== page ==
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Food Poisoning: Symptoms, Causes, And Treatment

Food Poisoning

Table of Contents

Eating food contents that are contaminated with viruses, bacteria, or toxins can lead to food poisoning. Some cases resolve without medication, but some can lead to complications without proper treatment or intervention.

Here, we discuss some of the common symptoms, causes, and first aid treatments for food poisoning.

What Is Food Poisoning?

Food illness is a condition involving the inflammation of the lining of the gut, particularly in the stomach and intestines. It usually results from viruses, bacteria, parasites, or toxins that infect a person and cause symptoms. Other causes may come from poor handling, improper cooking, or poor storage of food items.

Whether you experience illness after eating contaminated foods, the body’s reaction usually depends on the organism, the amount of exposure, age range, and overall health.

High-risk groups for foodborne illness include older adults, infants and young children, people with chronic diseases, and pregnant women. These people may have a weak, altered, or underdeveloped immune system, making it harder for them to fight off infections from the food.

Although the symptoms are quite uncomfortable, food poisoning is not unusual. In an average year, approximately 4.1 million cases of food poisoning result in thousands of hospitalisations, deaths, and doctor visits.

For this reason, first aid treatment is necessary to prevent complications, even death.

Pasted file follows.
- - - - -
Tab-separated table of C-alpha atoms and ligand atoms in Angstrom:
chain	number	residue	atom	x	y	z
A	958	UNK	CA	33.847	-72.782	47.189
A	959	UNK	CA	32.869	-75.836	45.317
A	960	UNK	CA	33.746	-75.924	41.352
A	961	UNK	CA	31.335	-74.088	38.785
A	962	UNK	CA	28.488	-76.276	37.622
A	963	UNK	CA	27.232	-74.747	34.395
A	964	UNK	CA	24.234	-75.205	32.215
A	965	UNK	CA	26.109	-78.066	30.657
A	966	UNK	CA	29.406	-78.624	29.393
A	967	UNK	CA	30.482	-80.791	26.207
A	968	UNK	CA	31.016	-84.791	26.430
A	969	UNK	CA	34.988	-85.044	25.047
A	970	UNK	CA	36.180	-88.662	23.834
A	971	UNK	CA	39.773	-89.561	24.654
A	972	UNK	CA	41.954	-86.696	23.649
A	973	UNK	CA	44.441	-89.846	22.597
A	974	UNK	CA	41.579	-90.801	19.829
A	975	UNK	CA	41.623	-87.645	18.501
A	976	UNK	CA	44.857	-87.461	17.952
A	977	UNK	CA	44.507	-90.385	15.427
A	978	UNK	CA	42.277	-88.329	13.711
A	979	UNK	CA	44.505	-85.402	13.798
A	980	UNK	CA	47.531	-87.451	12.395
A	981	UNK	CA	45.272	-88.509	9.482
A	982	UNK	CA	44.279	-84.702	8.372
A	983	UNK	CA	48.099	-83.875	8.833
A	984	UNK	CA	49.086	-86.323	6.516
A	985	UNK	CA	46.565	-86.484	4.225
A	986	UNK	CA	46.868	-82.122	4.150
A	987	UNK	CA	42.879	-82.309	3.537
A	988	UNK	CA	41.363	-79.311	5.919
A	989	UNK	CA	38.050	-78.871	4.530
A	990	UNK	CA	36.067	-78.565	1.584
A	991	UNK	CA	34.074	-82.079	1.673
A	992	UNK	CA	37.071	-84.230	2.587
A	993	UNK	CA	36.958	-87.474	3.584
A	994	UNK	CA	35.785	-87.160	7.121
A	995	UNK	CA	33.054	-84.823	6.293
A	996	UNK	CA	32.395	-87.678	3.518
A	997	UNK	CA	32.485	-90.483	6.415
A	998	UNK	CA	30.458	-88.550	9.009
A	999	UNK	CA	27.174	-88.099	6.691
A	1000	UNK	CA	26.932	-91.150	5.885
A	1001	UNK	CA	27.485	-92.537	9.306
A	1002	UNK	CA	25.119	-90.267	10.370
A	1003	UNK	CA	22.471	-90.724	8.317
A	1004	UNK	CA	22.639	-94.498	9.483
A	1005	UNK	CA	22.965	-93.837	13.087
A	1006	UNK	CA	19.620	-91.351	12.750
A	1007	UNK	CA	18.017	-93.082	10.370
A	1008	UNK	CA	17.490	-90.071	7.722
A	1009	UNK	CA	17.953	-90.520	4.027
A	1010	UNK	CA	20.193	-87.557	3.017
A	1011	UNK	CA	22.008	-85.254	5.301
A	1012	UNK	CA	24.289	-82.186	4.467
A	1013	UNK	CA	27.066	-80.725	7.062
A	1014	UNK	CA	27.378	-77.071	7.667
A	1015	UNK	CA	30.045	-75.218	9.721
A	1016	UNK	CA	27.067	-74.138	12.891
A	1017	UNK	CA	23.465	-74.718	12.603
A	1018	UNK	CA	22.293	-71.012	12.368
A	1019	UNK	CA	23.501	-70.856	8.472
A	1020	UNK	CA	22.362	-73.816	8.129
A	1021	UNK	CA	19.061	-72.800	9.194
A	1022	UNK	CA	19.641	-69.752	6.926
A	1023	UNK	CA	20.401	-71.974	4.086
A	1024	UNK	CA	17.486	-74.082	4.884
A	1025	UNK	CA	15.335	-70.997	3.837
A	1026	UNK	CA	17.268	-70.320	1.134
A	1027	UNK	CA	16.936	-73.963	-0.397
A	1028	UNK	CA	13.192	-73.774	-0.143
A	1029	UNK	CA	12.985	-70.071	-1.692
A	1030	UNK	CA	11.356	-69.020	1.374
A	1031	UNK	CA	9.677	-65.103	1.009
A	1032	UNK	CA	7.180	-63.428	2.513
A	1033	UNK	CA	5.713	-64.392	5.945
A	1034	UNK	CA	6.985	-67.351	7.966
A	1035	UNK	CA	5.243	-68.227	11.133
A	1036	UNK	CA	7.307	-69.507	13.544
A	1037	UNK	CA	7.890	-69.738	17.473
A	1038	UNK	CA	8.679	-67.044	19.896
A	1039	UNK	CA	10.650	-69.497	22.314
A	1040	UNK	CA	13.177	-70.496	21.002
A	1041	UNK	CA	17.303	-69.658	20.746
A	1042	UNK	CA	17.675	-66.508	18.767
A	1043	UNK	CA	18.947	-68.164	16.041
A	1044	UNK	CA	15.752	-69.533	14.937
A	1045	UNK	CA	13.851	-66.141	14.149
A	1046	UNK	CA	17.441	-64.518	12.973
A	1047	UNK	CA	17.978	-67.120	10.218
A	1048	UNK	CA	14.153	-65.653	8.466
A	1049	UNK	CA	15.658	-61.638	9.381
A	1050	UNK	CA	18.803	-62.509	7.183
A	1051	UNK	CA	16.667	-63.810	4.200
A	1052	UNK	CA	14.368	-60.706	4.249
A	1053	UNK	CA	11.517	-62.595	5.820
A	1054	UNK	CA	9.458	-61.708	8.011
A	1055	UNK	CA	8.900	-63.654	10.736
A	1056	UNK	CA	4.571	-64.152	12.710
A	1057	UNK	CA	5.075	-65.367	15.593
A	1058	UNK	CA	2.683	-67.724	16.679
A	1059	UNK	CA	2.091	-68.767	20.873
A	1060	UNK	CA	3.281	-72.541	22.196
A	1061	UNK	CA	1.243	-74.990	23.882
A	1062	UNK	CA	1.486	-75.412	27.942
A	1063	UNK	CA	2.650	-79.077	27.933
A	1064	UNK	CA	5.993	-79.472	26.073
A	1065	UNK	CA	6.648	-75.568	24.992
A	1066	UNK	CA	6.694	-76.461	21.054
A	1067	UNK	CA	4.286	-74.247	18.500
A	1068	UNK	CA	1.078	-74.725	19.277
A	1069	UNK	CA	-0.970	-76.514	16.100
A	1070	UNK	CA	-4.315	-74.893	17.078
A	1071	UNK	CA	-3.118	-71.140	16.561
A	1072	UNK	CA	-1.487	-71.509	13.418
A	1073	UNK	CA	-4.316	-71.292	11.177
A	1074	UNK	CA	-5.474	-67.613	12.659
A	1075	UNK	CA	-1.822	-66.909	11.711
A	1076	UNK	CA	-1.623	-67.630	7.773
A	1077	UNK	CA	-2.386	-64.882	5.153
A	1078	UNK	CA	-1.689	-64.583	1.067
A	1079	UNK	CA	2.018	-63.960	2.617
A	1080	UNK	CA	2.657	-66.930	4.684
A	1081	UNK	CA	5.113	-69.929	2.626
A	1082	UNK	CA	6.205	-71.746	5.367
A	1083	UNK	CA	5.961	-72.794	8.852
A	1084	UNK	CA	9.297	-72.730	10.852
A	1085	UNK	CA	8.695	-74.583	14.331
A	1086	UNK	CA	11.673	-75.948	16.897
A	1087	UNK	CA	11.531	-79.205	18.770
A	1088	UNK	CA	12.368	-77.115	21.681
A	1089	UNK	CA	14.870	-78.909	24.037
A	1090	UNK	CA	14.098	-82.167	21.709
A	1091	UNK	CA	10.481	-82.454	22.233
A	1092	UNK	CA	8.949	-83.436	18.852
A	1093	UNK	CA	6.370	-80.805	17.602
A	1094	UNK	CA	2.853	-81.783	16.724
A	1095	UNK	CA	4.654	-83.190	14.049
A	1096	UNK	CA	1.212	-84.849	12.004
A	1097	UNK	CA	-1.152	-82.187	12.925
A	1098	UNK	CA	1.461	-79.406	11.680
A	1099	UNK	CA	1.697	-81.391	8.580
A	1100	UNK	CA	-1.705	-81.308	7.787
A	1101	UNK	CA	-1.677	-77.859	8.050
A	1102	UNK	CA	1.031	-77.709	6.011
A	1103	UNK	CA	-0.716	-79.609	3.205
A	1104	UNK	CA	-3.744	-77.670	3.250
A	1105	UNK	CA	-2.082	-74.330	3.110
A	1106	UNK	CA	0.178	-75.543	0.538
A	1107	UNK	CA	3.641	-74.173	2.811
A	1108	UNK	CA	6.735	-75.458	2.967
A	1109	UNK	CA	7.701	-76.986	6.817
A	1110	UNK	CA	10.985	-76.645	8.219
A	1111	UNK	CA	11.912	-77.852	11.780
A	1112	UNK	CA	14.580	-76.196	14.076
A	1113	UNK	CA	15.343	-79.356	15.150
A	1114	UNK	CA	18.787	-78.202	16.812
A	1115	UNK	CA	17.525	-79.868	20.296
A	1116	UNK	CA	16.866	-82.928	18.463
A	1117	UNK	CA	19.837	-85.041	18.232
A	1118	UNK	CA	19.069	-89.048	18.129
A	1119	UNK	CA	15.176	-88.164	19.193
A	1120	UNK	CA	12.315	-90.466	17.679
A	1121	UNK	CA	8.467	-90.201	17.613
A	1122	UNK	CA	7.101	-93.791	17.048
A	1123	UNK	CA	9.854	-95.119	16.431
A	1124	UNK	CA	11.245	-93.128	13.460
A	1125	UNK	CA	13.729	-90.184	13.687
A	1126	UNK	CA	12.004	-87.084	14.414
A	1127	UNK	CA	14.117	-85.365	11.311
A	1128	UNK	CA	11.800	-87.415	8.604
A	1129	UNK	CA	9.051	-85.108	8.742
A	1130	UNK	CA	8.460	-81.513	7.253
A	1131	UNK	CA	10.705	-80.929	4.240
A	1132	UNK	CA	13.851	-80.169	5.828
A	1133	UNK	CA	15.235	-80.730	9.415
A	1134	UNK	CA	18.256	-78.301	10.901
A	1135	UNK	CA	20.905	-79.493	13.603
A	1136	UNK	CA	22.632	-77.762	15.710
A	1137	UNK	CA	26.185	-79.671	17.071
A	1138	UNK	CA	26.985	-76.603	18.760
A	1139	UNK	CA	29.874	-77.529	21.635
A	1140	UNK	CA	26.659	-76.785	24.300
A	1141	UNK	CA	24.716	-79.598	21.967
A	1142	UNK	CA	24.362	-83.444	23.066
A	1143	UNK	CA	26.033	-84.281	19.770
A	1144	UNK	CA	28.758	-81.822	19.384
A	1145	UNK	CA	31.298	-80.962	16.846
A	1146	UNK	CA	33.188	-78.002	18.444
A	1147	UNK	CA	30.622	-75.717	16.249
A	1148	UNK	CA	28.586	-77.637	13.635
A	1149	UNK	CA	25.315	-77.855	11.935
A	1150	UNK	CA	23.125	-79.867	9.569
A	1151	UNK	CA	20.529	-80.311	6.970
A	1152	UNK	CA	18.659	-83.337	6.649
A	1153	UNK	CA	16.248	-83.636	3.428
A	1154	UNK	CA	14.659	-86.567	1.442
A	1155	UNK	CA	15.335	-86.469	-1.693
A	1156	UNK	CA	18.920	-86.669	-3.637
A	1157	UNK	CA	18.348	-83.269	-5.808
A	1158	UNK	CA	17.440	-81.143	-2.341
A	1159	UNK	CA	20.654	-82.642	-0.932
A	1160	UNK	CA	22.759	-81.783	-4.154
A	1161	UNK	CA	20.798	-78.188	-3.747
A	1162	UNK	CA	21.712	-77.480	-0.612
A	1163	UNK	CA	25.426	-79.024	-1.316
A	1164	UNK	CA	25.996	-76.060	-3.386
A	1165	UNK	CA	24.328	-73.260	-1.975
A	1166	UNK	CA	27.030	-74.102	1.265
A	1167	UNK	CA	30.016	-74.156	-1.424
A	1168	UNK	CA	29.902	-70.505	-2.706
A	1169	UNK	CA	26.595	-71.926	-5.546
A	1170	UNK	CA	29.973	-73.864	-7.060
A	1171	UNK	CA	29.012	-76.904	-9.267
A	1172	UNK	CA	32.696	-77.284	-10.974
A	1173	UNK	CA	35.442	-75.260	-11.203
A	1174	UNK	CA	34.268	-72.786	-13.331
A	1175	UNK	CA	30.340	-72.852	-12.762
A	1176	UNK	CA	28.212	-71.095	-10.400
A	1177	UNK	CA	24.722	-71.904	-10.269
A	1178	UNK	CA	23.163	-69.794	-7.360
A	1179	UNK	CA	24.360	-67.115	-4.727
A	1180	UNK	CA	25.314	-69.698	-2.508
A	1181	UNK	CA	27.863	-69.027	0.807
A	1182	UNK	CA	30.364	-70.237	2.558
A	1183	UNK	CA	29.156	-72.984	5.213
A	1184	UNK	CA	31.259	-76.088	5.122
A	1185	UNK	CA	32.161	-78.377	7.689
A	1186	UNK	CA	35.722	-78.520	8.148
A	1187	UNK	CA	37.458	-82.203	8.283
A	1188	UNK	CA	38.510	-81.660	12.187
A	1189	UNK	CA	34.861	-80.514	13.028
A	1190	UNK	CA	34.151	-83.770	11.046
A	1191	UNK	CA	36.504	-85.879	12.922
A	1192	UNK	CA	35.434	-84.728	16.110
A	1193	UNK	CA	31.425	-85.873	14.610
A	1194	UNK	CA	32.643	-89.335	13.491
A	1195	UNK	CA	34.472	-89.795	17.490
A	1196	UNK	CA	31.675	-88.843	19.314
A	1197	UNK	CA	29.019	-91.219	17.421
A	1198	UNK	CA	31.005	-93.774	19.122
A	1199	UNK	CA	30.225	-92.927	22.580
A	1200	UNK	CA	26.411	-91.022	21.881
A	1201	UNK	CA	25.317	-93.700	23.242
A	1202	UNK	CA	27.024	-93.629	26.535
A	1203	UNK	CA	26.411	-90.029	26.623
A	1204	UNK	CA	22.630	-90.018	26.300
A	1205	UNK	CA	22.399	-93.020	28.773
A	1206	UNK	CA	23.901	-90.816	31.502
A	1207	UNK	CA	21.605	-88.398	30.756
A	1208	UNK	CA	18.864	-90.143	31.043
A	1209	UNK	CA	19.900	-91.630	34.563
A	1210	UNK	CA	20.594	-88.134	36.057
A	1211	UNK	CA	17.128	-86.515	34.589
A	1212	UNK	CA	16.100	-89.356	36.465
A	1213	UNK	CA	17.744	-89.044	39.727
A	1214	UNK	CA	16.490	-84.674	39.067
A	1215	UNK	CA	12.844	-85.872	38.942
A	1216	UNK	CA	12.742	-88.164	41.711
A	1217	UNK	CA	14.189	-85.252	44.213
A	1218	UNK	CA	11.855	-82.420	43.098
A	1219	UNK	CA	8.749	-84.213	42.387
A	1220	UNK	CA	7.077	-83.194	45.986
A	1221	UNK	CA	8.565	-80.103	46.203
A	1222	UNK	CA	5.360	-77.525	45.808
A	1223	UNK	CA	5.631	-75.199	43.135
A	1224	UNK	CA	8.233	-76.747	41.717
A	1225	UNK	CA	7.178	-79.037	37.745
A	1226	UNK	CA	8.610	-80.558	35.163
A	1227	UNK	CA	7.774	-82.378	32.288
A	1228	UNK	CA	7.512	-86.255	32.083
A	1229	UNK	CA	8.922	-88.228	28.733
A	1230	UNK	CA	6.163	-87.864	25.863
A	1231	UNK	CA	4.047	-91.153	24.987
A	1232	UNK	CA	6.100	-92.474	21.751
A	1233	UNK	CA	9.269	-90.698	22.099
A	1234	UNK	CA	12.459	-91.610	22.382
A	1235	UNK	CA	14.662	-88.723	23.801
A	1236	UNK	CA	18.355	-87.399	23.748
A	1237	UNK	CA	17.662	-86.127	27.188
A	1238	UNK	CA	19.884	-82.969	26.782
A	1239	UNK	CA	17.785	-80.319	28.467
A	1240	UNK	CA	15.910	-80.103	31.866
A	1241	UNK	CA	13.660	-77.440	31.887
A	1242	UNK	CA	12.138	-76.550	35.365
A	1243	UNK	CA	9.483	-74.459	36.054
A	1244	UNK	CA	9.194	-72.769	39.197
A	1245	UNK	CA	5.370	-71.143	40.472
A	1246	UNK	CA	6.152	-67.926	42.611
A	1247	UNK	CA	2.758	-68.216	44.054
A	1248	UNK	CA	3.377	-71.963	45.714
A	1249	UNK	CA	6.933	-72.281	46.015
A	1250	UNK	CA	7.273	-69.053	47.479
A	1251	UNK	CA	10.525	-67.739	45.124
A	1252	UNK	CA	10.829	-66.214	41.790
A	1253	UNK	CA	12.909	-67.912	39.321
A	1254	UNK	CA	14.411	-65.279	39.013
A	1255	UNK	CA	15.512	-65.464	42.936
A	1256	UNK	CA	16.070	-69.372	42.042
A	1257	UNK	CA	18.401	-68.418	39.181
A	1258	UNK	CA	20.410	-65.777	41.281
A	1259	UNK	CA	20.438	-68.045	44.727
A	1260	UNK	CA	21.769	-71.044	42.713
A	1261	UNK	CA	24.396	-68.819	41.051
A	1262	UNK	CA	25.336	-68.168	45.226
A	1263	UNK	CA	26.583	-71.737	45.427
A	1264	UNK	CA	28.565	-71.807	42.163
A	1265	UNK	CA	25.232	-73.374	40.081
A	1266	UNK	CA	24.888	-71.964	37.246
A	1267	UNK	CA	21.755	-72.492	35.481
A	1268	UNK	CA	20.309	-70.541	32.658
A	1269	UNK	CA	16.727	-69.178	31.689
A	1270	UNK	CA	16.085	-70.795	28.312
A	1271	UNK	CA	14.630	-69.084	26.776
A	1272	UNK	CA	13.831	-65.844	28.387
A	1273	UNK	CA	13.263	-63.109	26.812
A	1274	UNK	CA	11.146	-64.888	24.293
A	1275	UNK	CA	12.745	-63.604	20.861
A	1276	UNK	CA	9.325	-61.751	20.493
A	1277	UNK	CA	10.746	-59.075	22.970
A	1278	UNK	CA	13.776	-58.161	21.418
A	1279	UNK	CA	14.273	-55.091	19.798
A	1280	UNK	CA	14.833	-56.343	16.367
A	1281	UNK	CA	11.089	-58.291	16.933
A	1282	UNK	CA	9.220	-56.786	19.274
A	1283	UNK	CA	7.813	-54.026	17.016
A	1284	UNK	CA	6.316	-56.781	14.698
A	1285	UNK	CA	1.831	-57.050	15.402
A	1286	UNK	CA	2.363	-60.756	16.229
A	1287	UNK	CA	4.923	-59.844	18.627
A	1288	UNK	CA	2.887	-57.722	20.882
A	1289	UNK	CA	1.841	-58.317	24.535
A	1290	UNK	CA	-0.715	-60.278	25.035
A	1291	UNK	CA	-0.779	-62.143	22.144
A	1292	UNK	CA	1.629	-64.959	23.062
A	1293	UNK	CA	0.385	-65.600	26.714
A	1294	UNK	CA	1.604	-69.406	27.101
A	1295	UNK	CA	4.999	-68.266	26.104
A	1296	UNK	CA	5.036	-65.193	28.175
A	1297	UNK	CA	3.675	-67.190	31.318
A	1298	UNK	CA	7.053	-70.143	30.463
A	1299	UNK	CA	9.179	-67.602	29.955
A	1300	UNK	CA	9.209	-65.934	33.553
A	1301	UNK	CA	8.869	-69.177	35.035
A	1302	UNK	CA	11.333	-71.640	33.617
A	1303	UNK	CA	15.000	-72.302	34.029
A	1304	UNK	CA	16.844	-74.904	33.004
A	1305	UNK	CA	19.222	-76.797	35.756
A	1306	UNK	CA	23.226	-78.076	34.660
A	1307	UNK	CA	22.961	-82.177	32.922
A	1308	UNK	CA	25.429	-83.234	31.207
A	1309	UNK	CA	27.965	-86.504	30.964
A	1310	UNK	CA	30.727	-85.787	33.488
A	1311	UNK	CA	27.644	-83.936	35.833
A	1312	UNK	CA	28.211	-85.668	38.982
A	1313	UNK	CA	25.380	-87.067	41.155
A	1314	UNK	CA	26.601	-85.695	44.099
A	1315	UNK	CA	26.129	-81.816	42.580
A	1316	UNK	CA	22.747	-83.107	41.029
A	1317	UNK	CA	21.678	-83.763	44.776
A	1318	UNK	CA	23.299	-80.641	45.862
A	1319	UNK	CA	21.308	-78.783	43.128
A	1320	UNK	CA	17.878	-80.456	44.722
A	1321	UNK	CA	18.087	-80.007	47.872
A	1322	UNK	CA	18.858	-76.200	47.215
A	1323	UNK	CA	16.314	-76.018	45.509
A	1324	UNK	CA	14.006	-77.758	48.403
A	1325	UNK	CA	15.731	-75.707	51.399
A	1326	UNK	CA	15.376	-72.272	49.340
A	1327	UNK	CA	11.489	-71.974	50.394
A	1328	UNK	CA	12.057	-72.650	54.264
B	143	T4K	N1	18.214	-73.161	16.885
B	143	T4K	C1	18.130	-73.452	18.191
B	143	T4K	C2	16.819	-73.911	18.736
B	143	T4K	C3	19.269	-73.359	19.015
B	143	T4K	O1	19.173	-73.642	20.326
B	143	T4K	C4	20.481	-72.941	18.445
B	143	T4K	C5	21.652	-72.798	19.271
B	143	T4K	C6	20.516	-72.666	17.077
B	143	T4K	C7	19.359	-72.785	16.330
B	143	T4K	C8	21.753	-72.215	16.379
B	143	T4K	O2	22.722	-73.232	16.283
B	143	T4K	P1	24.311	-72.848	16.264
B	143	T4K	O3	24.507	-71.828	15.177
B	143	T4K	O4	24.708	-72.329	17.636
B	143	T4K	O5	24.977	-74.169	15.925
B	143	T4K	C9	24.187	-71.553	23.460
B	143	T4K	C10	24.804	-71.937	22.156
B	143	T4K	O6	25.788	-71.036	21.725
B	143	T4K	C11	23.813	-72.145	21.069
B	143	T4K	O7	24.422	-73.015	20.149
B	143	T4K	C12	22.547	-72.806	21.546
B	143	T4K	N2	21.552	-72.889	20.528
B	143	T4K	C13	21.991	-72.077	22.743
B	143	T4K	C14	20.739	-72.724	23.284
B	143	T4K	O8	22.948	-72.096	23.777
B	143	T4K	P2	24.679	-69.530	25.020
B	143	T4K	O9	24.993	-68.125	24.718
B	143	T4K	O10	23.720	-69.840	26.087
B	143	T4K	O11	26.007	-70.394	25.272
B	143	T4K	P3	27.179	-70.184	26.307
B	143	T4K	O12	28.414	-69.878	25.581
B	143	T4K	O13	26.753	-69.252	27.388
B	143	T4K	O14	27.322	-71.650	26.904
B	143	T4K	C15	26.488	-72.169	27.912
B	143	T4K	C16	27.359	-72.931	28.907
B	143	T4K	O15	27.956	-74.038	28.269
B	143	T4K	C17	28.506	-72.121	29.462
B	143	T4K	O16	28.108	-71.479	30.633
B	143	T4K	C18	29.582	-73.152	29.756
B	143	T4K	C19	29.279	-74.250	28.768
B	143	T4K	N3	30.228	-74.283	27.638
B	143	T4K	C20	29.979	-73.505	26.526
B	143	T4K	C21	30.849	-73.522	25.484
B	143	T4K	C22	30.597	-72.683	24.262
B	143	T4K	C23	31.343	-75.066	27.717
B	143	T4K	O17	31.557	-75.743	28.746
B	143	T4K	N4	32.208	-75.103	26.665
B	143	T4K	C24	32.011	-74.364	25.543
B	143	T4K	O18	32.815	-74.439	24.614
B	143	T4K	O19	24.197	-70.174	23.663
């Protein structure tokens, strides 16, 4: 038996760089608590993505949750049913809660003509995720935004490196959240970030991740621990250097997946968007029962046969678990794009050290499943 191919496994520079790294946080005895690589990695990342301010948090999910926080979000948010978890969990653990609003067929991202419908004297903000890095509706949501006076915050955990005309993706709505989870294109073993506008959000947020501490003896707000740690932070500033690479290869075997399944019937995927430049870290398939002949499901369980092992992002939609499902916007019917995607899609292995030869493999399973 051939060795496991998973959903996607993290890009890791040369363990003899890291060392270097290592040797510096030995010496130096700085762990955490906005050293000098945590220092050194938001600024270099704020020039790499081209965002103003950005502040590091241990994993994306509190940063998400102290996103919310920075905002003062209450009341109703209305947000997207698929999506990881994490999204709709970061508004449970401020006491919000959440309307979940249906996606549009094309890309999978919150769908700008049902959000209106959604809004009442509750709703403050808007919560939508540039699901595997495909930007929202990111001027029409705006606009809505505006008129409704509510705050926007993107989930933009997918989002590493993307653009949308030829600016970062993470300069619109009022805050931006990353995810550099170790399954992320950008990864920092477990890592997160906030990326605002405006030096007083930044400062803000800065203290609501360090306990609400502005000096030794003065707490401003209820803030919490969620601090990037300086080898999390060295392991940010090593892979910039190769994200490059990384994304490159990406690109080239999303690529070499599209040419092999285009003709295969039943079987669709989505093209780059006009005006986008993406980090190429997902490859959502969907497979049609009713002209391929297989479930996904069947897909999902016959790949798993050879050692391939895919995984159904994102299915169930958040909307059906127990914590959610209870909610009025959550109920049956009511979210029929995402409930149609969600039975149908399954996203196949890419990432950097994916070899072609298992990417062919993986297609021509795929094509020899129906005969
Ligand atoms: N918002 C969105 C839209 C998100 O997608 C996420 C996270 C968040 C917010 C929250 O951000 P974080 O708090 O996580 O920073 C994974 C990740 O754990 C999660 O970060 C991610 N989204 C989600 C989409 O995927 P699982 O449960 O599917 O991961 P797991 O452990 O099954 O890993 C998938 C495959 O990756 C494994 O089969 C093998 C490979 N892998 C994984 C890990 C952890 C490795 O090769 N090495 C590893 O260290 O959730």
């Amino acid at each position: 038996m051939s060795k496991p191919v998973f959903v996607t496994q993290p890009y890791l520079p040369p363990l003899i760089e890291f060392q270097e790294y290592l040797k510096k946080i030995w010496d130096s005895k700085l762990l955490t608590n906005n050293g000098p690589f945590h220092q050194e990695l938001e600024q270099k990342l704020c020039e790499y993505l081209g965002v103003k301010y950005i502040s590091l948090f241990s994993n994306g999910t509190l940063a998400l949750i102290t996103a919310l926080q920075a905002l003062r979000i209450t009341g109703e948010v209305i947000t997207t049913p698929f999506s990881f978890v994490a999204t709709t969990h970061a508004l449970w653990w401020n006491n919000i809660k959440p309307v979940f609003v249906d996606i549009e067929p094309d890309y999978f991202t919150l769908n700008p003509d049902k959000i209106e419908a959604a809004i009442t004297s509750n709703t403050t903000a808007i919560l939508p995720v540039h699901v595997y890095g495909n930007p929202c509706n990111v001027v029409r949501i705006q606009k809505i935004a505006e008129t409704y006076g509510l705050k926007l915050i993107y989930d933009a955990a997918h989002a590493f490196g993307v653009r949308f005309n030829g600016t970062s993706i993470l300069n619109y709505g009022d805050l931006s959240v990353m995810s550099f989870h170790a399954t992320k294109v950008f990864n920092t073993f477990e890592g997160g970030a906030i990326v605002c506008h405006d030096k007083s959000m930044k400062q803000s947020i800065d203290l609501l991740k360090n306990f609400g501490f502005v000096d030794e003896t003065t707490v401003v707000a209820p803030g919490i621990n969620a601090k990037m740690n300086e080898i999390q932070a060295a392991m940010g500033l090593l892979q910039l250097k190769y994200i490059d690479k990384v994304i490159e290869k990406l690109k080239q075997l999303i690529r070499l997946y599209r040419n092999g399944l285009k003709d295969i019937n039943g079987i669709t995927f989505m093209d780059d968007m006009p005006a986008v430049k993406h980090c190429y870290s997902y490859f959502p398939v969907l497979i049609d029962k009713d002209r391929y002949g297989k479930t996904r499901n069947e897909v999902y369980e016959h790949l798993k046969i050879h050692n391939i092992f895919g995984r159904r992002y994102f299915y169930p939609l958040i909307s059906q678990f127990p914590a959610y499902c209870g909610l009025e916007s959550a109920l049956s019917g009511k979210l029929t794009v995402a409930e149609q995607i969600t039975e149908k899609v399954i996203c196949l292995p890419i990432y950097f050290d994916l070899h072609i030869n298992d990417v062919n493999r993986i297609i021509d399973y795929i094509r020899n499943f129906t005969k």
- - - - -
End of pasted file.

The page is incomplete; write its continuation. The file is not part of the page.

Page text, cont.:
Signs And Symptoms

The onset of symptoms after consuming food infected with bacteria can be within a few hours. However, there are instances where the incubation takes much longer, depending on the virus or toxins involved.

Here are common symptoms of food poisoning:

  • Feeling sick or nausea
  • Vomiting
  • Diarrhoea
  • Stomach cramps and abdominal pain
  • Lack of energy or feeling weak
  • Loss of appetite
  • Aching muscles
  • Chills

Most symptoms will pass in a few days, and a person is expected to recover fully.

In many cases, the doctor will diagnose food poisoning simply based on the symptoms. While the main symptoms are those above, the person may also experience high fever, headache, muscle and joint aches, and blood in the stool.

Some may become dehydrated, with their mouth and throat feeling dry. It can also cause blurry or double vision, tingling sensation, or weakness on rare occasions.

If you or others experience any of these symptoms, seek medical treatment immediately.

First Aid For Food Poisoning

Here’s what to do if a person suffers from food poisoning symptoms.

Lie Down And Rest

Have the person lie down and rest to regain back their lost energy. If they are vomiting, give them small simps of drinking water to help prevent dehydration. If they have accompanying diarrhea, it is even more important to drink water to replace lost fluids in the body.

Avoid Solid Foods

If the person feels hungry, but vomiting is still present, avoid solid food in the meantime. Provide them light and bland foods such as saltine crackers, bananas, rice, or bread. Do not also give them any alcohol, caffeine, or fizzy drinks.

Take Medications

There are medicines available to reduce the main symptoms of poisoning, which are diarrhea and vomiting. Most are available over the counter, while some may be available via a prescription.

We recommend speaking with a doctor before taking medication, as some infections may get worse by taking unprescribed medicines.

Seek Emergency Help

If the symptoms worsen and the vomiting and diarrhea persist, seek medical help. Call triple zero (000) for emergency help.

While waiting for help to arrive, monitor the person’s condition and drink plenty of water to prevent dehydration.

Learn First Aid

At some point in our lives, we will experience food poisoning or illness. Knowing what to do and when to call emergency services can prevent complications and can potentially save lives.

Enrol in a first aid course to learn more.

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